First, let me congratulate you and welcome you home. Millions of Canadians, myself included, knew you were ready and we are all excited to add this new chapter to the chronicles of our nation.
Since I was old enough to vote, I have always been interested in politics. Almost exactly 22 years ago the political science major I would go on to marry drove me from the University of Waterloo to the polling booth in Thornhill so I could cast my first ballot.
I voted Liberal that fateful day, but that wasn’t the beginning of a trend. Certainly the Liberals have seen more votes from me than the other parties, but I’ve always put a great amount of thought into each one regardless of whose name received the “X”. In every election at every level, I have learned a great deal about Canadian politics and my role as a voting Canadian in the process.
It wasn’t until last year that I made a political donation. It was to the Liberal Party of Canada and I felt quite good about making it. I knew Canada needed change, tangible change, and knew that my small contribution would make a difference. A short time later I made my second donation. I liked what I saw in you as a leader and I liked the changes I was seeing in the Liberal Party.
In spite of your repeated requests for a third donation, I was hesitant to make one. You see, uncertainty set in. Your stance on the controversial Bill C-51 had me quite flummoxed. I could not reconcile your approach with public opinion, with what I had researched, or with my own common sense. I am happy to hear that you’ve altered your stance on this issue enough that we now have a clearer picture of your intentions.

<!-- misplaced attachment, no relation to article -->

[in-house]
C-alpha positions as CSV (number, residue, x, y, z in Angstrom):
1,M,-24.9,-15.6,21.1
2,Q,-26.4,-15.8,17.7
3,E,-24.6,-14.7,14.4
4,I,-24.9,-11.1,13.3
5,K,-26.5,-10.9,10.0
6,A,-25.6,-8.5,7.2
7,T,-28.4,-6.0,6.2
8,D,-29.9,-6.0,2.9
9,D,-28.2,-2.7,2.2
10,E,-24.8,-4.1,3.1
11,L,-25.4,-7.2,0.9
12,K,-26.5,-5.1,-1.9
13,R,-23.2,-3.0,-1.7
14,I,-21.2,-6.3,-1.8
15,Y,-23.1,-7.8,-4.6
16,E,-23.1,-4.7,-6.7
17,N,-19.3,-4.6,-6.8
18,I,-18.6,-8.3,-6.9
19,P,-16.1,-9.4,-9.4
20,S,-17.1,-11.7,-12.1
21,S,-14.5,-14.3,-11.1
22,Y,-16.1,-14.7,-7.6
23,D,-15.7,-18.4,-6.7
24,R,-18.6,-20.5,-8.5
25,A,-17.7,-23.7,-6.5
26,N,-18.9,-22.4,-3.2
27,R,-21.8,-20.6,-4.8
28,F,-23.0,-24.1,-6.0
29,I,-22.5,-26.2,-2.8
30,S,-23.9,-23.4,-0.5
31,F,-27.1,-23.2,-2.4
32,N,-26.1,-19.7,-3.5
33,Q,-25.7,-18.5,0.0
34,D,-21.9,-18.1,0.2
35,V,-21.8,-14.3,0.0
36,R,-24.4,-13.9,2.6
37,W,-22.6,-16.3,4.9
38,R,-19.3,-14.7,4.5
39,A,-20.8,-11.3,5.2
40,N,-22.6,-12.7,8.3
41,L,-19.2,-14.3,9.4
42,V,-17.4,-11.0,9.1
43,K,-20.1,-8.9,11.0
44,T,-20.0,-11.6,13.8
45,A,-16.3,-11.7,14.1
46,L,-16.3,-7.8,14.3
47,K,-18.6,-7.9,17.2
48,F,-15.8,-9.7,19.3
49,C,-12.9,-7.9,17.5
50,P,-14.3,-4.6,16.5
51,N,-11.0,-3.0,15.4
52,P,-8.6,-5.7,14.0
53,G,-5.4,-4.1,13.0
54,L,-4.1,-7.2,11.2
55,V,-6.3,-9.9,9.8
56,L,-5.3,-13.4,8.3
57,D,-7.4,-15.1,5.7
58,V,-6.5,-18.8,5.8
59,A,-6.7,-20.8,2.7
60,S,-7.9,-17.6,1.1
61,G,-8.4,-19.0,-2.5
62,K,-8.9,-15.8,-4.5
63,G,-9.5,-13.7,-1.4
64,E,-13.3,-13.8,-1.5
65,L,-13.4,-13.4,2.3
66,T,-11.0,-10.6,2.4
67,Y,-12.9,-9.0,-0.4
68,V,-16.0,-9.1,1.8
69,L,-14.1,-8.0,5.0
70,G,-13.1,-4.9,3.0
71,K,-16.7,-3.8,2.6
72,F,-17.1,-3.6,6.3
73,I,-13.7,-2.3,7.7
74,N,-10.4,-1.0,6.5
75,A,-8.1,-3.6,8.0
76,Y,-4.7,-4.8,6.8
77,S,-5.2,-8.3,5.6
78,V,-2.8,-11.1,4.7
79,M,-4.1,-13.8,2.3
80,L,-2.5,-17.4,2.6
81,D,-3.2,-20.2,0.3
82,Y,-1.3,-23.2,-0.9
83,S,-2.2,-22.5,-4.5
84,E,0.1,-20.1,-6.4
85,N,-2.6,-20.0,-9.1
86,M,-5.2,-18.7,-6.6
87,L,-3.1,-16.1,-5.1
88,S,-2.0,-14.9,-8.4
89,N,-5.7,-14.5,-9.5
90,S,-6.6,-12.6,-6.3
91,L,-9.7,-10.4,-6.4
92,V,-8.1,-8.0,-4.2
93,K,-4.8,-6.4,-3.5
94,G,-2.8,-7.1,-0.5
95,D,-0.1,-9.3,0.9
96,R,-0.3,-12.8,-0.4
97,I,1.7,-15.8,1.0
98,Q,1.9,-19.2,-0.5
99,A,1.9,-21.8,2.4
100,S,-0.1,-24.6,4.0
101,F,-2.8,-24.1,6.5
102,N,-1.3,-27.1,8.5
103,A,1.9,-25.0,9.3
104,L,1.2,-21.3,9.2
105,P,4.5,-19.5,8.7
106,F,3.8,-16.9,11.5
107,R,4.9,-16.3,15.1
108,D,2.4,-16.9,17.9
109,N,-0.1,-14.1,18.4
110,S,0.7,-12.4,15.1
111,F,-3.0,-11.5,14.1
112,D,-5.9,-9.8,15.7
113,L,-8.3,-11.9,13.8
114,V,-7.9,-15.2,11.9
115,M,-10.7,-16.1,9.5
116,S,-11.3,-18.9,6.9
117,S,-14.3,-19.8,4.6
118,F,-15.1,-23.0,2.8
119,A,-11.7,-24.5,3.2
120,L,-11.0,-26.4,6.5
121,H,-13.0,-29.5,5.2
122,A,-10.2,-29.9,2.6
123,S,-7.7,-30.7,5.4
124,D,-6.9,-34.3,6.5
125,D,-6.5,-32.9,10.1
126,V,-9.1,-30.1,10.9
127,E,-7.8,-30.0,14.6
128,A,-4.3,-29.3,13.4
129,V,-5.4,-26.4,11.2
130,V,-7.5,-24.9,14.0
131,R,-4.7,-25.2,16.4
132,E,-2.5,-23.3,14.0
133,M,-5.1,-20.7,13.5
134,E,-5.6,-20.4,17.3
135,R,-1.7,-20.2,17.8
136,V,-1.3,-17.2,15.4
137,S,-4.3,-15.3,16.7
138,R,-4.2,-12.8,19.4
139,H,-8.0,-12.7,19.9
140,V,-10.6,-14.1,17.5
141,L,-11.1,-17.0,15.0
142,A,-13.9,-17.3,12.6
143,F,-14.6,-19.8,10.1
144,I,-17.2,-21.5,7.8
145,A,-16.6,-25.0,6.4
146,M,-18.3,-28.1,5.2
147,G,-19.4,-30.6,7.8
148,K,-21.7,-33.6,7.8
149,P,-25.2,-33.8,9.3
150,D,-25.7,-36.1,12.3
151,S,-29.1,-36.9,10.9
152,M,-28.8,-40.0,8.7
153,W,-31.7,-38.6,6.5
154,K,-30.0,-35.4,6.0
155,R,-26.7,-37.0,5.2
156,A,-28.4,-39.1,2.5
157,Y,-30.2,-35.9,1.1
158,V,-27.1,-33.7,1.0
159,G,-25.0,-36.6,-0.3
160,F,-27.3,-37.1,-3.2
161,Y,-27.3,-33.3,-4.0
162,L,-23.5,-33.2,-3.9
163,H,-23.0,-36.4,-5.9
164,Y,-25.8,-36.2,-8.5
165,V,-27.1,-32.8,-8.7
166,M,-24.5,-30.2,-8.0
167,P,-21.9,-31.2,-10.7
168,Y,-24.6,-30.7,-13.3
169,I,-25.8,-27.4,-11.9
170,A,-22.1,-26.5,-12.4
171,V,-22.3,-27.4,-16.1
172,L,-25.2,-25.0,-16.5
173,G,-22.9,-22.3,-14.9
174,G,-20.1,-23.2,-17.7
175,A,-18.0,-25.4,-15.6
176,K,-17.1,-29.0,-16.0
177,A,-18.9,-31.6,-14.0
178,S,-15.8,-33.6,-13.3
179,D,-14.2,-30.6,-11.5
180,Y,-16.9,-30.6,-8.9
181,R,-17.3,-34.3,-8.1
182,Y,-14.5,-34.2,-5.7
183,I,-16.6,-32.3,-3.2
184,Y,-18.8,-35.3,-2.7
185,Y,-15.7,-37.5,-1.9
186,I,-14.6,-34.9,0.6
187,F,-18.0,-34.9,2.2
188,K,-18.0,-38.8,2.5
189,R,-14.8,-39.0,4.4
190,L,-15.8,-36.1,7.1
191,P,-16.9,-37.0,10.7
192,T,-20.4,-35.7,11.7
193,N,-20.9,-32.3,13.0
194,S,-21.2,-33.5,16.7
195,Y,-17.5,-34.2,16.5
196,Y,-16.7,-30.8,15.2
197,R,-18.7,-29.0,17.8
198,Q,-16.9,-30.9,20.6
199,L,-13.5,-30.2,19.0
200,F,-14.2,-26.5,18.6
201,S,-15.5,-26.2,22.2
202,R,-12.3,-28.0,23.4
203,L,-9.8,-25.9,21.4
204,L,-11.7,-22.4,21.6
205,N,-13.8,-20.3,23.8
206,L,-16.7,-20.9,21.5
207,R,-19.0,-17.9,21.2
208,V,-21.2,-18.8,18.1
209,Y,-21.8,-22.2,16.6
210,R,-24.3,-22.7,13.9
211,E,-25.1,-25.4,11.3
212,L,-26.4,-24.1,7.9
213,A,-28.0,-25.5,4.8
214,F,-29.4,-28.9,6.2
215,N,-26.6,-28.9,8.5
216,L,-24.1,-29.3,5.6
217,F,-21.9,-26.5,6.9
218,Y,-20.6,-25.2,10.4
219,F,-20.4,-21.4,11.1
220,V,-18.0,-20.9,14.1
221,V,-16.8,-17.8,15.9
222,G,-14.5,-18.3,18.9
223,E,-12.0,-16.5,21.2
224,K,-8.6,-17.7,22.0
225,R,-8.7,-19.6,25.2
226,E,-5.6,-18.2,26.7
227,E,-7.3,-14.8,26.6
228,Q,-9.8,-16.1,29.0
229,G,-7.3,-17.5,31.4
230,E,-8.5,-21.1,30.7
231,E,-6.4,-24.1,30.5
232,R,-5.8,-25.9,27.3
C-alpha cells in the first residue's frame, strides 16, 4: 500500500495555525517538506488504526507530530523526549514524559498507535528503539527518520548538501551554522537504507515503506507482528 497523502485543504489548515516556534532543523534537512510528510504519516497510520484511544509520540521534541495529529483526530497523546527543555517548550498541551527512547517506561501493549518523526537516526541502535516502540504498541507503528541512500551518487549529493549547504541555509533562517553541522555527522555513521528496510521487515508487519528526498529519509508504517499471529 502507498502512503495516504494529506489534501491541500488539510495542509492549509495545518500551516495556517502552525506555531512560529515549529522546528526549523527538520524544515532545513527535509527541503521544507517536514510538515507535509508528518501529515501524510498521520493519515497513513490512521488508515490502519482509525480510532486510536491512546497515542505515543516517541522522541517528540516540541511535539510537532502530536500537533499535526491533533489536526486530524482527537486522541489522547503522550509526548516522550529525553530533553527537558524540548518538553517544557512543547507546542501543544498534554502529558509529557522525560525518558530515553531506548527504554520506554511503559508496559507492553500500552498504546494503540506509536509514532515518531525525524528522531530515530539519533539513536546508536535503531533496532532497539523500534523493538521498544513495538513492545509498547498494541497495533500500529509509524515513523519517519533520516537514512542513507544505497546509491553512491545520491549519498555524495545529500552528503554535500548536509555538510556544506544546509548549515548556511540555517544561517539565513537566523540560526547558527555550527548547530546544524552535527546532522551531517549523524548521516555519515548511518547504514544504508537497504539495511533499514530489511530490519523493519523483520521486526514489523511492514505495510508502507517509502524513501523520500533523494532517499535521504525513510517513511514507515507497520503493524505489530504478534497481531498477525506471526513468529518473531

Then, came Bill C-24. A stance which had me questioning your commitment given that you’re only promising to repeal certain measures. I thought about it, though, and if I were to critique that bill in detail, I mean really scrutinize it, I wonder how much of it would I want to keep and how much would I do away with? With this in mind, I am willing to give you the benefit of the doubt.
Then came the TPP. Again, vague promises were made. I, along with hundreds of thousands of others, have concerns about what this will do. Not just for trade, but for our digital communications and privacy. Those voices must be heard. In this regard, the promise of thorough parliamentary evaluation and debate, along with transparent communication to all Canadians is an encouraging sign.
Amidst all of this was the need for change. Real change. It was more than a campaign slogan for millions of Canadians. It was a visceral desire for something better; for a system that worked for us instead of us having to work the system to make the system work. What would our country look like if our electoral system was structured so that every vote mattered? Canadians need a government that represents their demanding needs and diverse interests. We need a government that is elected for reasons other than deep pockets, loud voices, or nice hair.
You made a promise to us, loud and clear, that if the Liberals formed a majority government that this would be the last first-past-the-post election. That was huge. In my mind, the rest of the platform amounted to nitpicking, because without electoral reform there would be no change. Everyone would just keep doing what they are doing and we would just keep getting what we get.
Well, now you’ve got four years to make that happen. I look forward to donating for a third time when it does.
Make us proud.
Andrew F. Butters
Kitchener South – Hespeler
P.S. Thanks to all the folks who pointed out some minor grammatical errors or typos. It’s nice to have another set of eyes looking out for those inevitable flaws.